A slender, subtropical line hugs the American coastline from the Carolinas to north Florida—an uncommonly fertile complex of thickly wooded sea islands and black-loamed mainland, punctuated by broad savannahs and salt marsh. Interlacing inlets, rivers and winding tidal creeks separate island from island, deep swamp from pine forest. A chain of thin, sandy barrier islands fronts the Atlantic Ocean, a protection against hurricane and sea.
Today, this "lowcountry" remains largely undeveloped. A century ago, however, this was no forgotten Eden. Huge plantations stretched the length of the coastline—thriving, bustling entities comprising thousands of acres. Crops of indigo, rice and cotton brought an immense wealth to the area—worked by scores of people brought from another, remarkably similar land to this one—lands far across the ocean in West Africa.
These African slaves brought with them their own wealth—a cultural heritage as rich in language, lore, custom and continuity as any ever recorded.
The Civil War and After
At the close of the American Civil War, many of the once immense Low-country plantations fell into ruin. Rice farming, which had once been so lucrative, was not economically feasible without a large, inexpensive labor force. Although attempts were made to continue to cultivate rice after the war, back-to-back hurricanes at the close of the 19th century destroyed the few remaining fields. The last rice crops in South Carolina were harvested from Hampton Plantation, near McClellanville, marking the end of an era lasting two centuries. The luxuriant Sea Island cotton, once so highly prized, fell to the ravages of the boll weevil. The agricultural economy changed to small truck farms; the landowners assimilated into modem, town-based societies. And the land slowly reverted to its wild, untamed state.
Those who remained were the ex-slaves, and later, their descendants. For years, they fished, farmed and lived a life largely untouched by modem life. Only with the development of barrier islands as tourist resorts have these people become part of 20th-century life.
As a group, they are called the Gullah, and on the Georgia coast, the Geechee. There was a time in the not- so-distant past that their ways—their seemingly unintelligible language, their nature-born medicines, archaic customs and folkways—were regarded as "quaint" by white people and a matter of personal embarrassment for the up-and-coming black man or woman.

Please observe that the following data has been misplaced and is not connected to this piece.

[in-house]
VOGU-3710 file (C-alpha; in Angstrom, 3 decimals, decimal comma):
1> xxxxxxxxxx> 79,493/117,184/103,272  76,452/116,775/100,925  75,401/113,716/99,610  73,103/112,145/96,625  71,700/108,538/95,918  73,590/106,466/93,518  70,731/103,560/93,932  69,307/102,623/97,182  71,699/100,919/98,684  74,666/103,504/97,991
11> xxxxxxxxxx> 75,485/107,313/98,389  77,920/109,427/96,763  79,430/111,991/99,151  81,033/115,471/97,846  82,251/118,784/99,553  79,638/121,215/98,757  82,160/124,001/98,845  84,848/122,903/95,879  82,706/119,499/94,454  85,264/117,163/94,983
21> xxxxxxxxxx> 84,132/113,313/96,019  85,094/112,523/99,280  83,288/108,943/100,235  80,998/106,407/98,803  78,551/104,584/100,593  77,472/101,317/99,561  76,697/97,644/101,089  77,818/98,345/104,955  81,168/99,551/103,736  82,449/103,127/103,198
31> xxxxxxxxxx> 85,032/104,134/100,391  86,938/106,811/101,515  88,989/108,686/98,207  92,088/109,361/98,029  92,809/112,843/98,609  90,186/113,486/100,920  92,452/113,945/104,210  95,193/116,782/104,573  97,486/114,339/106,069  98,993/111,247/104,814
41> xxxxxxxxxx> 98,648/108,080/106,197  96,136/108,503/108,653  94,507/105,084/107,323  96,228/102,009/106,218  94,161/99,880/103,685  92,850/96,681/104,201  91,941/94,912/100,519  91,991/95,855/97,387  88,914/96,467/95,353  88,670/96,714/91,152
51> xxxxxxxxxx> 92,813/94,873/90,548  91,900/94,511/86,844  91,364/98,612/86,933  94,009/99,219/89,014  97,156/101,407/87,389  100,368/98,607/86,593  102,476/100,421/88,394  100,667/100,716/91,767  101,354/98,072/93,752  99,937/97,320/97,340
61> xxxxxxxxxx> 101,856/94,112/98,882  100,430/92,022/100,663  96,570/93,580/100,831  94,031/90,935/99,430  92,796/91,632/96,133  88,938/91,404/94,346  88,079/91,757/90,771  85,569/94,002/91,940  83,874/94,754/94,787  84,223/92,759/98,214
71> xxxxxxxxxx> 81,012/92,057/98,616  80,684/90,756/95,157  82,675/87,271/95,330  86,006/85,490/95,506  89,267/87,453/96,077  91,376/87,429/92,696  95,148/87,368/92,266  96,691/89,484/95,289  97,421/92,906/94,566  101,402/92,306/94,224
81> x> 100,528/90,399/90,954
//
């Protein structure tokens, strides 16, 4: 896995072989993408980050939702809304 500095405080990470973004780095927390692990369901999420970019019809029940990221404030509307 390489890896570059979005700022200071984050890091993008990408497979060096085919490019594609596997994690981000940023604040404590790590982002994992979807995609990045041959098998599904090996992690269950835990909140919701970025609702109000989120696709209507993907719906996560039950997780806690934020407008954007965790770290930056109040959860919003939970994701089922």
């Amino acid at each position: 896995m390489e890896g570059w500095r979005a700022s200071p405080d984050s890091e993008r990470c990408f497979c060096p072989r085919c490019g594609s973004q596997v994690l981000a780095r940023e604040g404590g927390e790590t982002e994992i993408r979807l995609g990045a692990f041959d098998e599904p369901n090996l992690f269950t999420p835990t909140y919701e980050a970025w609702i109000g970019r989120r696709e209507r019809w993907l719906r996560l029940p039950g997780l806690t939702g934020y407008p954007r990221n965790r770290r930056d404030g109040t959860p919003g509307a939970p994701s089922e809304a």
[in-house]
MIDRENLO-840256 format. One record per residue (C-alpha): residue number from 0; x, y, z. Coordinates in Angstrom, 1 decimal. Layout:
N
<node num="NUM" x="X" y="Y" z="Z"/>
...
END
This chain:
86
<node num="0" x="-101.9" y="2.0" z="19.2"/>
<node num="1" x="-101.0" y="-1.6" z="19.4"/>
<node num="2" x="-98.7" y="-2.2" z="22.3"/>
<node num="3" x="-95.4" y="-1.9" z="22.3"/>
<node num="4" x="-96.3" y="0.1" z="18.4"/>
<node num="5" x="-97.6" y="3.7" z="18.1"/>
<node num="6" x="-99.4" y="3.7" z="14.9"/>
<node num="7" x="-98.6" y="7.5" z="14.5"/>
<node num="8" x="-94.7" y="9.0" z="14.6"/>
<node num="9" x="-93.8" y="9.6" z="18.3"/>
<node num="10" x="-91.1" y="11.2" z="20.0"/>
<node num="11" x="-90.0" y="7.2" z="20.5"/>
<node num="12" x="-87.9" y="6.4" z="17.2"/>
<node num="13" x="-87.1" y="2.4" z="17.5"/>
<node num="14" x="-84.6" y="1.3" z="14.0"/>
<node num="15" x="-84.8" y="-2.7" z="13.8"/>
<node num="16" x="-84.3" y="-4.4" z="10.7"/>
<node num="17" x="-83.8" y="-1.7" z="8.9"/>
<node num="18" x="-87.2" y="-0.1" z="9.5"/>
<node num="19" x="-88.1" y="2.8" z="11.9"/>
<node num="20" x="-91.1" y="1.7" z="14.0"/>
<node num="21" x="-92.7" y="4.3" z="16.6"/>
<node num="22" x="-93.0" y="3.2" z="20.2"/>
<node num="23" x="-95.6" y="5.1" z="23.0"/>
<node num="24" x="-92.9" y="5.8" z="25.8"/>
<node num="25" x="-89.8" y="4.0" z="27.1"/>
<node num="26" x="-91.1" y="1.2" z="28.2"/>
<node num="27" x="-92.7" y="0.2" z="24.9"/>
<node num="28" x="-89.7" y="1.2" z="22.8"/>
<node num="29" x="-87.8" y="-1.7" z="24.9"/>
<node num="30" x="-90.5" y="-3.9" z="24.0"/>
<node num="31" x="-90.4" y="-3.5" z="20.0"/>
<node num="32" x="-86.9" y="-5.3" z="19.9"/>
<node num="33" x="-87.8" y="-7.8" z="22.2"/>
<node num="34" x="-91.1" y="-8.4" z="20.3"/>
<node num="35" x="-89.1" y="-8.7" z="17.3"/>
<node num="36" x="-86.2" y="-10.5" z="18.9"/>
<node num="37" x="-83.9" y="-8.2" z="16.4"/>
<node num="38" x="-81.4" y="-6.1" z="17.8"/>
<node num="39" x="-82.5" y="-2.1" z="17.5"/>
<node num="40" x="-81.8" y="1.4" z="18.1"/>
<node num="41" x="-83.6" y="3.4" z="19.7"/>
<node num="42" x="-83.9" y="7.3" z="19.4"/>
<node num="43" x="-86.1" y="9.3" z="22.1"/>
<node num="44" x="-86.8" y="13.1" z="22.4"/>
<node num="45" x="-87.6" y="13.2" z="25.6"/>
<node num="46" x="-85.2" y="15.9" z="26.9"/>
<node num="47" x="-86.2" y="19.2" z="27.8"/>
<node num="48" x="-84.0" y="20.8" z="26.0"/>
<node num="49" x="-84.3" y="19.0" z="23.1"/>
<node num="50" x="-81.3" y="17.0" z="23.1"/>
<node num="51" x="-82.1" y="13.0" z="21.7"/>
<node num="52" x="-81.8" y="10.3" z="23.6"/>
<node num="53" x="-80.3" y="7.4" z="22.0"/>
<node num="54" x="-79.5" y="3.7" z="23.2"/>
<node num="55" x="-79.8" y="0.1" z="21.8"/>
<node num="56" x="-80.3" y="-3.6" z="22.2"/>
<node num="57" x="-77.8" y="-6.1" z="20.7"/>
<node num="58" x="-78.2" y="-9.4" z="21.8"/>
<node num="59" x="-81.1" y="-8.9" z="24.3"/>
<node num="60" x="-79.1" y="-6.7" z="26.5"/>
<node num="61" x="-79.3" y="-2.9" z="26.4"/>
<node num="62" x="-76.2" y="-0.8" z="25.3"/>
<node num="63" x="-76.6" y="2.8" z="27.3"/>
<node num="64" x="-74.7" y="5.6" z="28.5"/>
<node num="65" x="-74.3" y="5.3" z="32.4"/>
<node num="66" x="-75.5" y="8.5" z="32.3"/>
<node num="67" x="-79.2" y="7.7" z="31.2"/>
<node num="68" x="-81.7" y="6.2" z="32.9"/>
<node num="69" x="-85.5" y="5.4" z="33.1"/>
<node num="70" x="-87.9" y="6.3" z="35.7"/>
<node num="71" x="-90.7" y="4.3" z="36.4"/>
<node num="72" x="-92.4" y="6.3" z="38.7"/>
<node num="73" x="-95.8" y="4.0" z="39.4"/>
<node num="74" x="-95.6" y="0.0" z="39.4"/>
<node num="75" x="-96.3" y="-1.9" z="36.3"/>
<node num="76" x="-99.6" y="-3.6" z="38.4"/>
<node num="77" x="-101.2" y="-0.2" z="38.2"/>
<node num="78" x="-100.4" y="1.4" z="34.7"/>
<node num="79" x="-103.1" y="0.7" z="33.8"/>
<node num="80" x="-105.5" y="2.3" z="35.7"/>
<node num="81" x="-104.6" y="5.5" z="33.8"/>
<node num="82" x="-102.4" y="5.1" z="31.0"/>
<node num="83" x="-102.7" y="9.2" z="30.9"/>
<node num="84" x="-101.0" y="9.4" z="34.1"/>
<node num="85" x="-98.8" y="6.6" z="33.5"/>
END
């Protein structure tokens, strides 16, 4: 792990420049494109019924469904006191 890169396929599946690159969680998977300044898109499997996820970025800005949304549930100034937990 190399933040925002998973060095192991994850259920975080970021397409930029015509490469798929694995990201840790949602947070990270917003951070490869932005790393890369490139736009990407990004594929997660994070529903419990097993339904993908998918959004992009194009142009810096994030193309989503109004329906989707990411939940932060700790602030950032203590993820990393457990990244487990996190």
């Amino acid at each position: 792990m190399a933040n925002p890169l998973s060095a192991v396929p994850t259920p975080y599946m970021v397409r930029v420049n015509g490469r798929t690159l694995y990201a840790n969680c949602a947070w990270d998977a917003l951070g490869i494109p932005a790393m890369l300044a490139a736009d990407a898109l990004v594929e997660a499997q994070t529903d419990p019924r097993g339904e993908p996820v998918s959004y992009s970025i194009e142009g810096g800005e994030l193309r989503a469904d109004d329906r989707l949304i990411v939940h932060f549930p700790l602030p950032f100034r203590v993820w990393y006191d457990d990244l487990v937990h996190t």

In truth, the Gullah hold one of the most direct links to their African beginnings. The old ways survived, and, in some ways, thrived in the isolation of the Lowcountry Sea Islands, ways now appreciated and studied. For the Gullah hold the genesis of the African-American culture; they represent a sophisticated determination of a transplanted people to preserve their origins.
Much has been written about the Gullah over the past century. We have met them in story and song— through the tales of Uncle Remus, the opera Porgy and Bess, and Julia Peterkin's Pulitzer Prize-winning novel, Scarlet Sister Mary. Their speech has long been a fascination to folklorists, and later, anthropologists and linguists. Over the years, a considerable body of literature has arisen on the Gullah language, and today's student has a broad base from which to study.
The exact historical origins of this language are still in question. One must reach back through centuries of change to reconstruct its beginnings. While the grammar is African, the vocabulary is English, French, Spanish, Portuguese, German, Scottish and Irish words and phrases intermingled with various African tongues. Their speech became a reflection of the Africans' entire immigration experience.
Today, both Gullah language and customs are endangered by a rapidly changing environment. Bridges and automobiles now make access to towns and cities easy, where before, the trip was a daylong trek by mule and boat. Conversely, tourists and townspeople invade the once inaccessible Sea Islands, flocking to the resorts, playing golf on courses that were once plantation cotton fields. White-washed cabins trimmed in light blue paint to ward off evil spirits have given way to mobile homes and televisions. Many small farms lay fallow as people have gone to work at the resorts or in the city. A way of life is going through abrupt changes.
The importance of the Gullah people and their language cannot be overestimated. During slavery, the language linked people of varied backgrounds and tongues, providing a vital mode of expression and communication. Today, it links a people to their past, a living heritage with roots that go deep into African soil.